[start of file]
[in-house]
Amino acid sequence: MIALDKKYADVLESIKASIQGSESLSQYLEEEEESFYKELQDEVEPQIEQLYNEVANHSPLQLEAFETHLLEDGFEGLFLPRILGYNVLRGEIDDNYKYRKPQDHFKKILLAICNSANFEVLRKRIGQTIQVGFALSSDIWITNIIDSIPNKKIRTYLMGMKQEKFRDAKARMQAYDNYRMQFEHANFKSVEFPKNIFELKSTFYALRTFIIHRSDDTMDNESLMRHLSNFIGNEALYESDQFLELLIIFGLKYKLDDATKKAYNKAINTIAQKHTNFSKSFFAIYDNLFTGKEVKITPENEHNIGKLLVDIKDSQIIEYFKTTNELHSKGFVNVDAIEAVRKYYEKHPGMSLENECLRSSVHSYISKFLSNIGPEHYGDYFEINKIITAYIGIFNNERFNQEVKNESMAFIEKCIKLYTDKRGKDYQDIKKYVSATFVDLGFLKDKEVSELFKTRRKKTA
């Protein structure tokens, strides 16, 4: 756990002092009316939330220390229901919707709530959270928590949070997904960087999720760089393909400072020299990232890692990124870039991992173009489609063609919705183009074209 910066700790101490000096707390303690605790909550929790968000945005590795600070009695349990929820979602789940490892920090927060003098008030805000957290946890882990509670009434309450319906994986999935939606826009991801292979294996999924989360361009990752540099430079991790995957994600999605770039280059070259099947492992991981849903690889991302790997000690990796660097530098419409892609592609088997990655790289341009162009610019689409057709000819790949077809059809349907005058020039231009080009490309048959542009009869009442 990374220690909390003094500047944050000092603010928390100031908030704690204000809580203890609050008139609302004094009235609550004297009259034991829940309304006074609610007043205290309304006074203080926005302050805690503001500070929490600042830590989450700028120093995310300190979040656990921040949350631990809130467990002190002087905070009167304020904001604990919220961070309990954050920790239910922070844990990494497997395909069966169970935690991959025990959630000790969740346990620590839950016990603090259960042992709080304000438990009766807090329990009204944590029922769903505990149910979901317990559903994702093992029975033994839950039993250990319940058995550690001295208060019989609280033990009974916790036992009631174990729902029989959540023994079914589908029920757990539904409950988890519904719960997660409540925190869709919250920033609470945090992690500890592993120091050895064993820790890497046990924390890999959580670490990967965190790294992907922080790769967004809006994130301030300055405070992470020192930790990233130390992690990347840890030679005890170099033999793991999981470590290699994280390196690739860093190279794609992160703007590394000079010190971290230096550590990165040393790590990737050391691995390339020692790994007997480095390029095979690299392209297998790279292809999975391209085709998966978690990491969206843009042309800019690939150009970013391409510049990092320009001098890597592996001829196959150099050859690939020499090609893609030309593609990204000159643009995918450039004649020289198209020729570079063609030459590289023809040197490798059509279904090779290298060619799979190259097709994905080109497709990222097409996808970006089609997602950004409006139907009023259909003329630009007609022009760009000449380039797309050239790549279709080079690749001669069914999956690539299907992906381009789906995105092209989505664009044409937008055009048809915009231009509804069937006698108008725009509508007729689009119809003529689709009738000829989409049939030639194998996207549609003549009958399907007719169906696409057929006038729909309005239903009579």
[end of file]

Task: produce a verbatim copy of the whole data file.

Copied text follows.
[in-house]
Amino acid sequence: MIALDKKYADVLESIKASIQGSESLSQYLEEEEESFYKELQDEVEPQIEQLYNEVANHSPLQLEAFETHLLEDGFEGLFLPRILGYNVLRGEIDDNYKYRKPQDHFKKILLAICNSANFEVLRKRIGQTIQVGFALSSDIWITNIIDSIPNKKIRTYLMGMKQEKFRDAKARMQAYDNYRMQFEHANFKSVEFPKNIFELKSTFYALRTFIIHRSDDTMDNESLMRHLSNFIGNEALYESDQFLELLIIFGLKYKLDDATKKAYNKAINTIAQKHTNFSKSFFAIYDNLFTGKEVKITPENEHNIGKLLVDIKDSQIIEYFKTTNELHSKGFVNVDAIEAVRKYYEKHPGMSLENECLRSSVHSYISKFLSNIGPEHYGDYFEINKIITAYIGIFNNERFNQEVKNESMAFIEKCIKLYTDKRGKDYQDIKKYVSATFVDLGFLKDKEVSELFKTRRKKTA
């Protein structure tokens, strides 16, 4: 756990002092009316939330220390229901919707709530959270928590949070997904960087999720760089393909400072020299990232890692990124870039991992173009489609063609919705183009074209 910066700790101490000096707390303690605790909550929790968000945005590795600070009695349990929820979602789940490892920090927060003098008030805000957290946890882990509670009434309450319906994986999935939606826009991801292979294996999924989360361009990752540099430079991790995957994600999605770039280059070259099947492992991981849903690889991302790997000690990796660097530098419409892609592609088997990655790289341009162009610019689409057709000819790949077809059809349907005058020039231009080009490309048959542009009869009442 990374220690909390003094500047944050000092603010928390100031908030704690204000809580203890609050008139609302004094009235609550004297009259034991829940309304006074609610007043205290309304006074203080926005302050805690503001500070929490600042830590989450700028120093995310300190979040656990921040949350631990809130467990002190002087905070009167304020904001604990919220961070309990954050920790239910922070844990990494497997395909069966169970935690991959025990959630000790969740346990620590839950016990603090259960042992709080304000438990009766807090329990009204944590029922769903505990149910979901317990559903994702093992029975033994839950039993250990319940058995550690001295208060019989609280033990009974916790036992009631174990729902029989959540023994079914589908029920757990539904409950988890519904719960997660409540925190869709919250920033609470945090992690500890592993120091050895064993820790890497046990924390890999959580670490990967965190790294992907922080790769967004809006994130301030300055405070992470020192930790990233130390992690990347840890030679005890170099033999793991999981470590290699994280390196690739860093190279794609992160703007590394000079010190971290230096550590990165040393790590990737050391691995390339020692790994007997480095390029095979690299392209297998790279292809999975391209085709998966978690990491969206843009042309800019690939150009970013391409510049990092320009001098890597592996001829196959150099050859690939020499090609893609030309593609990204000159643009995918450039004649020289198209020729570079063609030459590289023809040197490798059509279904090779290298060619799979190259097709994905080109497709990222097409996808970006089609997602950004409006139907009023259909003329630009007609022009760009000449380039797309050239790549279709080079690749001669069914999956690539299907992906381009789906995105092209989505664009044409937008055009048809915009231009509804069937006698108008725009509508007729689009119809003529689709009738000829989409049939030639194998996207549609003549009958399907007719169906696409057929006038729909309005239903009579």